Local county to decide on animal shelter contract - WPSD Local 6: Your news, weather, and sports authority

Local county to decide on animal shelter contract

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MCCRACKEN COUNTY, Ky. - Three years of controversy over how to shelter local animals could come to an end Monday night. "I believe the decision will be done tonight, and the minds are made up," said animal shelter supporter Darren Sparks.

McCracken County Judge Executive Bob Leeper said he would be shocked if anything happens at Monday night's commissioners meeting that would derail a vote on whether to contract for animal shelter services with the humane society. The county broke ties with them back in 2011 because of inhumane euthanasia practices and opened their own, temporary shelter.   

It costs $241,000 a year to run the McCracken County Animal Shelter, and the cost to build a brand new one mounts up to at least $1 million. Under the proposed contract, the county would pay $217,500 a year. It's a cost saving plan for tax payers, but animal shelter advocates said they think the animals could end up losing in the long run.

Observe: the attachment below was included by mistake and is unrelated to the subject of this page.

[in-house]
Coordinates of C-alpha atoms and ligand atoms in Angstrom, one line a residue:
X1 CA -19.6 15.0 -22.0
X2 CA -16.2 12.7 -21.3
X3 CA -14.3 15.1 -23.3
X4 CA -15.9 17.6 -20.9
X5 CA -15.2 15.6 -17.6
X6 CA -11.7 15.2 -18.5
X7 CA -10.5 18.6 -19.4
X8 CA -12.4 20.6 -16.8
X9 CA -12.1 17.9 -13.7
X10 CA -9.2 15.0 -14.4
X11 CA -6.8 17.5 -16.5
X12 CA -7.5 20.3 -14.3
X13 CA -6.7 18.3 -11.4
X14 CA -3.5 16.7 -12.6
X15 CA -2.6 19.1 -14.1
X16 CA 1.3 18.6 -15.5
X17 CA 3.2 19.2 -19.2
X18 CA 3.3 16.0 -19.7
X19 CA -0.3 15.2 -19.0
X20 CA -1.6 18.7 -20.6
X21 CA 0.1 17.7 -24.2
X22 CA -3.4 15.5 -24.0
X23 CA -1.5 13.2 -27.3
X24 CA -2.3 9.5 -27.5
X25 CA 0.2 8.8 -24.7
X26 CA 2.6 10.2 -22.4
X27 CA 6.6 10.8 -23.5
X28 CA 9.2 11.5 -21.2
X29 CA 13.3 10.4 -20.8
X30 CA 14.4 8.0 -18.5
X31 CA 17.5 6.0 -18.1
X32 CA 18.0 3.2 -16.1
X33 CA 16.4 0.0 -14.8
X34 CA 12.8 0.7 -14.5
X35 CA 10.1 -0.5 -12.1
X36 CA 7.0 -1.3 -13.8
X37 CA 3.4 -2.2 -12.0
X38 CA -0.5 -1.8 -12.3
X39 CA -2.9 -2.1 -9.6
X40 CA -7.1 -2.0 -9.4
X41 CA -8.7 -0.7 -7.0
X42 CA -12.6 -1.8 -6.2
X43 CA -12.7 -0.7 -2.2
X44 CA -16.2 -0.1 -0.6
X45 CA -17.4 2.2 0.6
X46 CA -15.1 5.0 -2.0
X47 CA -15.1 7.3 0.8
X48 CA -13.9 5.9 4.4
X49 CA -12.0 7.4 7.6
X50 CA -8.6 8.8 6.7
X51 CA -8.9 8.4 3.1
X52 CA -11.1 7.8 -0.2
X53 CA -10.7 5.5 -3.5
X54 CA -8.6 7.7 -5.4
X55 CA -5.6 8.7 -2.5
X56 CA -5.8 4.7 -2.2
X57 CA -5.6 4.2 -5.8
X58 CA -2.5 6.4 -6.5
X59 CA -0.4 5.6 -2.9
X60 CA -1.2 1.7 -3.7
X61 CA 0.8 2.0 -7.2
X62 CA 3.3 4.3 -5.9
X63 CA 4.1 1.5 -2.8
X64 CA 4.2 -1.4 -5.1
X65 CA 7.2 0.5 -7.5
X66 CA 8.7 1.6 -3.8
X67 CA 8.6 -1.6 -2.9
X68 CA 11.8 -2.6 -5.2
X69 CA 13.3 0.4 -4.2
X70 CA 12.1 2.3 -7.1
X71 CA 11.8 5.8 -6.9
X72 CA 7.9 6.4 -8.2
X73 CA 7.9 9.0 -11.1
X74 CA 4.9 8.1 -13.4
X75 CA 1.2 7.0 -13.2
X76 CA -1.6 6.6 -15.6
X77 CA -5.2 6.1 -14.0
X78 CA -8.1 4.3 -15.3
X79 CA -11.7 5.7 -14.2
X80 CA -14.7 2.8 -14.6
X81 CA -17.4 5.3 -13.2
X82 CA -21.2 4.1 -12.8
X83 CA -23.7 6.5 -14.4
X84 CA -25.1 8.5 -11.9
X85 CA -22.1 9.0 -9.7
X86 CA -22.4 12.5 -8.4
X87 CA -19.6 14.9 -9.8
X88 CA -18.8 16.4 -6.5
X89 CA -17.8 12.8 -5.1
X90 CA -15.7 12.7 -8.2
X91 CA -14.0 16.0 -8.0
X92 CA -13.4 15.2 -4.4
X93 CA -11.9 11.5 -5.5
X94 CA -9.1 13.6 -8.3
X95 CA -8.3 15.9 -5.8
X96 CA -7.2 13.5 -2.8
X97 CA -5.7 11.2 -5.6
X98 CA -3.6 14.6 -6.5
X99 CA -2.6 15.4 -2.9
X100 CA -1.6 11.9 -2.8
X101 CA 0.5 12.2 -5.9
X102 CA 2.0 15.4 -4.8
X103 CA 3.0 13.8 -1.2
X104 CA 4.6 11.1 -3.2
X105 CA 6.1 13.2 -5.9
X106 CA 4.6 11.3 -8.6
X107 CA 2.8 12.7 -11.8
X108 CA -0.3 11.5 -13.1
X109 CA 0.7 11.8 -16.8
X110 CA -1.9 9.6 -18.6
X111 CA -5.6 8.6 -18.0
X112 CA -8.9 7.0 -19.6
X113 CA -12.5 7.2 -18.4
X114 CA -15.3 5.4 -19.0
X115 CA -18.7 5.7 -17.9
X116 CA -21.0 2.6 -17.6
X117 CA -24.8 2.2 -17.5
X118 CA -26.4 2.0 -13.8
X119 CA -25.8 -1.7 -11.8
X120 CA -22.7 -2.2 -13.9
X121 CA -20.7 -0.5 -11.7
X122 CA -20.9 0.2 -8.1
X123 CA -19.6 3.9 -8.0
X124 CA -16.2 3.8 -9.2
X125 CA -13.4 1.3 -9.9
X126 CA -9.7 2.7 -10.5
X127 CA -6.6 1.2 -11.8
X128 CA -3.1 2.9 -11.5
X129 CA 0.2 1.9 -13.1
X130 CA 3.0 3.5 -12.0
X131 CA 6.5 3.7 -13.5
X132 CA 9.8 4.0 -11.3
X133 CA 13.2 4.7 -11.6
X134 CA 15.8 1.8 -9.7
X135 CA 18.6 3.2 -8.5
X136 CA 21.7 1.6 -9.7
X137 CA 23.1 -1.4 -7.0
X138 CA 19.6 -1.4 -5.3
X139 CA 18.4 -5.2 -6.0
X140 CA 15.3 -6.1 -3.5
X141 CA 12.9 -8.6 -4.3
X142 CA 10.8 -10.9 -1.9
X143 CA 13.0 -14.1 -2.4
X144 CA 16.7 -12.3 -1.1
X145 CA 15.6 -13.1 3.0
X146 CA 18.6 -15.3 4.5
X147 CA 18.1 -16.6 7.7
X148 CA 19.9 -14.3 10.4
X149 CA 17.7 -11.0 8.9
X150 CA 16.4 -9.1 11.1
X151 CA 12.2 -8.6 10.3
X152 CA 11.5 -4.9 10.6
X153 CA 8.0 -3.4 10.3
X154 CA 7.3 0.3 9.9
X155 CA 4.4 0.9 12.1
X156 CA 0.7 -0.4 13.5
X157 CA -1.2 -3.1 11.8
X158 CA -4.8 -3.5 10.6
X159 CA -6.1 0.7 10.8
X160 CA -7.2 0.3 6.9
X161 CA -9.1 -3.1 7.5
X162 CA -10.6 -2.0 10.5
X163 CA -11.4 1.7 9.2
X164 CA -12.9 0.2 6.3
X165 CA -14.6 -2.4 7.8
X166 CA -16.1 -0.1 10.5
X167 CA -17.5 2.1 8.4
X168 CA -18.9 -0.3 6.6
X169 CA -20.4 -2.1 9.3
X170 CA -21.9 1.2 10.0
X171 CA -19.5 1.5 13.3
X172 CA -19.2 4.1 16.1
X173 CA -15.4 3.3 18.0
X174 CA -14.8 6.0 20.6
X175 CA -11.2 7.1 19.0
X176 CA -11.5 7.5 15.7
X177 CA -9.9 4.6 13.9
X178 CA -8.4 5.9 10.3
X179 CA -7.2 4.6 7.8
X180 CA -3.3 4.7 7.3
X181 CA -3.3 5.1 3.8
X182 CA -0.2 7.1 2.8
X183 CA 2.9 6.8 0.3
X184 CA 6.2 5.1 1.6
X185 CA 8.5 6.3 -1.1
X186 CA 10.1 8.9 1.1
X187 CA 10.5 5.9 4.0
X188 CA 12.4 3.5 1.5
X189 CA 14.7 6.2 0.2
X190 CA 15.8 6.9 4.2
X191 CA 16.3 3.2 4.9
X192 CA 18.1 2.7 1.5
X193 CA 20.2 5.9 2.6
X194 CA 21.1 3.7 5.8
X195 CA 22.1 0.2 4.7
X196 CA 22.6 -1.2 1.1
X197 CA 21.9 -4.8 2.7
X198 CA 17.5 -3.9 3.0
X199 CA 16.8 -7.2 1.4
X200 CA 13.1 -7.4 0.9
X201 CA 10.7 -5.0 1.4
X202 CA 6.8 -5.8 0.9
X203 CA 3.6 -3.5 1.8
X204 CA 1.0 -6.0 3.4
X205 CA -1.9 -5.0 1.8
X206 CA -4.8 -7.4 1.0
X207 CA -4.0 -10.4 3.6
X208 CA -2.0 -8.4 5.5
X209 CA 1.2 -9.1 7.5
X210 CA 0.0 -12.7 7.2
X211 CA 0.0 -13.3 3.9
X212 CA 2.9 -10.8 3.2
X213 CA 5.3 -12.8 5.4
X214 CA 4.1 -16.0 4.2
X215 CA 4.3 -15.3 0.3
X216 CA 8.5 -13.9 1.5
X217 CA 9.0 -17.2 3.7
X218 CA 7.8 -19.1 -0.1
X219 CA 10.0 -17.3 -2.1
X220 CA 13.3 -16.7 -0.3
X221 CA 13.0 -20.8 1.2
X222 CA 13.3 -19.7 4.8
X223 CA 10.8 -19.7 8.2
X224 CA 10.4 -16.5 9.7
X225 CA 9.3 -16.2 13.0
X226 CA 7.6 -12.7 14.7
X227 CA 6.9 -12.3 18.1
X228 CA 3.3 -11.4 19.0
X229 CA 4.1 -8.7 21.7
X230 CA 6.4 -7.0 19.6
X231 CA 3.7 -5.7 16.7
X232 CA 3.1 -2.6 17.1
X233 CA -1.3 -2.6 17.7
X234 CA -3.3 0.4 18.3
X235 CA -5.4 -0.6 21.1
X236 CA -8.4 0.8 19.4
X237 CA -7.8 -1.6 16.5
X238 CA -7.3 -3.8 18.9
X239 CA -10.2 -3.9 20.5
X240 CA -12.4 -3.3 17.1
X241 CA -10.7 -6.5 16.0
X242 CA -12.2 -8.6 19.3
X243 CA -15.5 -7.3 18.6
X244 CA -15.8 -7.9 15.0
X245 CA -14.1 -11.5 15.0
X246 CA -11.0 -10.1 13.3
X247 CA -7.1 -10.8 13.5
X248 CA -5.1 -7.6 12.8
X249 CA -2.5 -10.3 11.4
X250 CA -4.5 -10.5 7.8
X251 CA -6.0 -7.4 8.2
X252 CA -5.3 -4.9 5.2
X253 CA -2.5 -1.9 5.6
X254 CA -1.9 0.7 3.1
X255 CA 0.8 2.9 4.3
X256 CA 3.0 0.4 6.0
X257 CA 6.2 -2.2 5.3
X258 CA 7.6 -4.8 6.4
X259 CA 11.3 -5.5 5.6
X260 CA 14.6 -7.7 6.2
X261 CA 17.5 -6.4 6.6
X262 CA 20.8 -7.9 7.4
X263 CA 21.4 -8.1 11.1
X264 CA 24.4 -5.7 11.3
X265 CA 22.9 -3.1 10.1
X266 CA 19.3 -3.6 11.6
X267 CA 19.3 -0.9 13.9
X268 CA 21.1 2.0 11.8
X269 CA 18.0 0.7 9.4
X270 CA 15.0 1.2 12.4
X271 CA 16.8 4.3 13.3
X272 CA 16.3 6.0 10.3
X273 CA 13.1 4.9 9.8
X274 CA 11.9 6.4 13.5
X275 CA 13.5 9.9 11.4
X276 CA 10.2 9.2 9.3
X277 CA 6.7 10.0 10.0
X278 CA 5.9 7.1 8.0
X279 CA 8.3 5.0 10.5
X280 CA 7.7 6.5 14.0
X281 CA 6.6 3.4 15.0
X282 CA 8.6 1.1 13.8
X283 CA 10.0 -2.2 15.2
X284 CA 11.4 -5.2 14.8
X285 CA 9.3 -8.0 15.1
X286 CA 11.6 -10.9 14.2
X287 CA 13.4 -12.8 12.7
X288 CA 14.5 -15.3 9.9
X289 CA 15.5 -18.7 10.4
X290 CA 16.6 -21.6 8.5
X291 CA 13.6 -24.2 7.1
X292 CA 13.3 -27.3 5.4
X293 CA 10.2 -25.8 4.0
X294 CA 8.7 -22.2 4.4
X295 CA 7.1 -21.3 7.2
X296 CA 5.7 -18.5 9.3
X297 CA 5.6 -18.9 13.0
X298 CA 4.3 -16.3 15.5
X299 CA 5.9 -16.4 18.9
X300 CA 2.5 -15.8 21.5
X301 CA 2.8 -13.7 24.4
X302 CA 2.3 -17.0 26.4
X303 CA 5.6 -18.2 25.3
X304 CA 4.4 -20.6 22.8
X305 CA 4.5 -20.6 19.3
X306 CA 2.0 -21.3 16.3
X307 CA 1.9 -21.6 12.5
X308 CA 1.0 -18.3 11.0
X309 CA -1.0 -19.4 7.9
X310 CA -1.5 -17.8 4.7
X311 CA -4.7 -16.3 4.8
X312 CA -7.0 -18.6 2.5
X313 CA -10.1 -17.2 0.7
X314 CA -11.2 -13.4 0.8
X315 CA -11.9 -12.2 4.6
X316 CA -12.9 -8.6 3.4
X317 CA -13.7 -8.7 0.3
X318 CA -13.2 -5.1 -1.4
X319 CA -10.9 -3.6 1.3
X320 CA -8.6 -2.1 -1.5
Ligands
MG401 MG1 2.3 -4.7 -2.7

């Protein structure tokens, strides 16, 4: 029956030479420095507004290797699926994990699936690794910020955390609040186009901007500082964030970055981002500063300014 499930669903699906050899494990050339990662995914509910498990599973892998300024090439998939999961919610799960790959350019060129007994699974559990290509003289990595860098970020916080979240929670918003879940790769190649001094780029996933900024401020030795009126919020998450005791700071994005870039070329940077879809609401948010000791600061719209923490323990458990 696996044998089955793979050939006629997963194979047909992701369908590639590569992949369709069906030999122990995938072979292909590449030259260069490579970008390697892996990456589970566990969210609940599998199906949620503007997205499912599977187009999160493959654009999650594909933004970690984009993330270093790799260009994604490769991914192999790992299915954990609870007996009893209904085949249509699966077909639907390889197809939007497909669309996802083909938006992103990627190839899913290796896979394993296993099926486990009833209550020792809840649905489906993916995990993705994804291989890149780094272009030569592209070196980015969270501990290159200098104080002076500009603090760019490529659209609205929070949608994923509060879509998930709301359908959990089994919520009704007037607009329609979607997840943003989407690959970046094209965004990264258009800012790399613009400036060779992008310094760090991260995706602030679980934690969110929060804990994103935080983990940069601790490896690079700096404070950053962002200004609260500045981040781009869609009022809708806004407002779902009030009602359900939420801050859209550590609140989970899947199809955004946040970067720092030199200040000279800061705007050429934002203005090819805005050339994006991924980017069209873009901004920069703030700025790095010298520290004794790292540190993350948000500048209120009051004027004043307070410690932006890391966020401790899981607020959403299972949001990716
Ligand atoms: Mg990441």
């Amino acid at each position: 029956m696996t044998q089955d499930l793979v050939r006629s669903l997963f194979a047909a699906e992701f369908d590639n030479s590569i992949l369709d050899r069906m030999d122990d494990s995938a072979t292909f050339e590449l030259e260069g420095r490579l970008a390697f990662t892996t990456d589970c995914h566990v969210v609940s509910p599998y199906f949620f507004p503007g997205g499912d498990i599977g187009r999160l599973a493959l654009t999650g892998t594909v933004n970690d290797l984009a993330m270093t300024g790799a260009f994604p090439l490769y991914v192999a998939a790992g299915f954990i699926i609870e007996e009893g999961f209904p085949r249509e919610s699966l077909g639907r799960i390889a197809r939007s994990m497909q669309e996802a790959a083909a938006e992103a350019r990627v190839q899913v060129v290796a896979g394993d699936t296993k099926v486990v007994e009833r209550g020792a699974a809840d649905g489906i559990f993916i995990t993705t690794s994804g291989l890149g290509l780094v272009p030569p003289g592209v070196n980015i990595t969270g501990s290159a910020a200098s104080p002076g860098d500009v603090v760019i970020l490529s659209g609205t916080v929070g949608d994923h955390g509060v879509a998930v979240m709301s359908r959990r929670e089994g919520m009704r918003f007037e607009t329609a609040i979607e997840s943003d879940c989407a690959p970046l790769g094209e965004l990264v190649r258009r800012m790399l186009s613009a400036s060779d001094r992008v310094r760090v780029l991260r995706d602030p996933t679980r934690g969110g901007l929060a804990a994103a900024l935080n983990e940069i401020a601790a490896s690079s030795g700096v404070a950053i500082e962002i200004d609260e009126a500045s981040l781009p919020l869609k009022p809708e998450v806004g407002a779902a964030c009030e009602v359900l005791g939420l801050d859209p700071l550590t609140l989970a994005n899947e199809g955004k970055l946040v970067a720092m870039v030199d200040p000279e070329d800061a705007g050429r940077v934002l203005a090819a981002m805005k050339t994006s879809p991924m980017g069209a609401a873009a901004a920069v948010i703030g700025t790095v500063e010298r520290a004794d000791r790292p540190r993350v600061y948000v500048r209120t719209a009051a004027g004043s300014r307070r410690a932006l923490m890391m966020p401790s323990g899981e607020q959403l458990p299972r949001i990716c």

Sparks has been volunteering at the county animal shelter for about a year. He said these animals deserve a decision. "I think everybody knows that this should have been done a long time ago," Sparks said.

The county has considered building a new shelter, or contracting again with the humane society. "I think it's for the betterment of the community and the animals," said Director Terry Vannerson. She also emphasized that their policies and services have changed. "There were some things that weren't right in the past, and we have made a 360 degree turn on it. We have changed everything."

Shelter supporters like Sparks are still concerned about the humane society housing bully breeds like pit bulls, adoption pricing, and the shelter's euthanasia policy. "I can forgive, but I don't necessarily want to put myself back in that situation. It's like the saying, 'Fool me once, shame on you. Fool me twice, shame on me,'" Sparks said.

The ultimate decision is up to county leaders, but animal lovers alike said they're just ready to know what it is.

The proposal does address Sparks' concerns about euthanasia, bully breeds, and pricing. There's a cap at $300 for adoptions, the humane society would have to shelter pits and pit mixes, and euthanasia would only be used if an animal is sick or dangerous.

There was a local rescue interested in running the county's animal shelter, but Judge Leeper said he was not comfortable entering into two negotiations at once.
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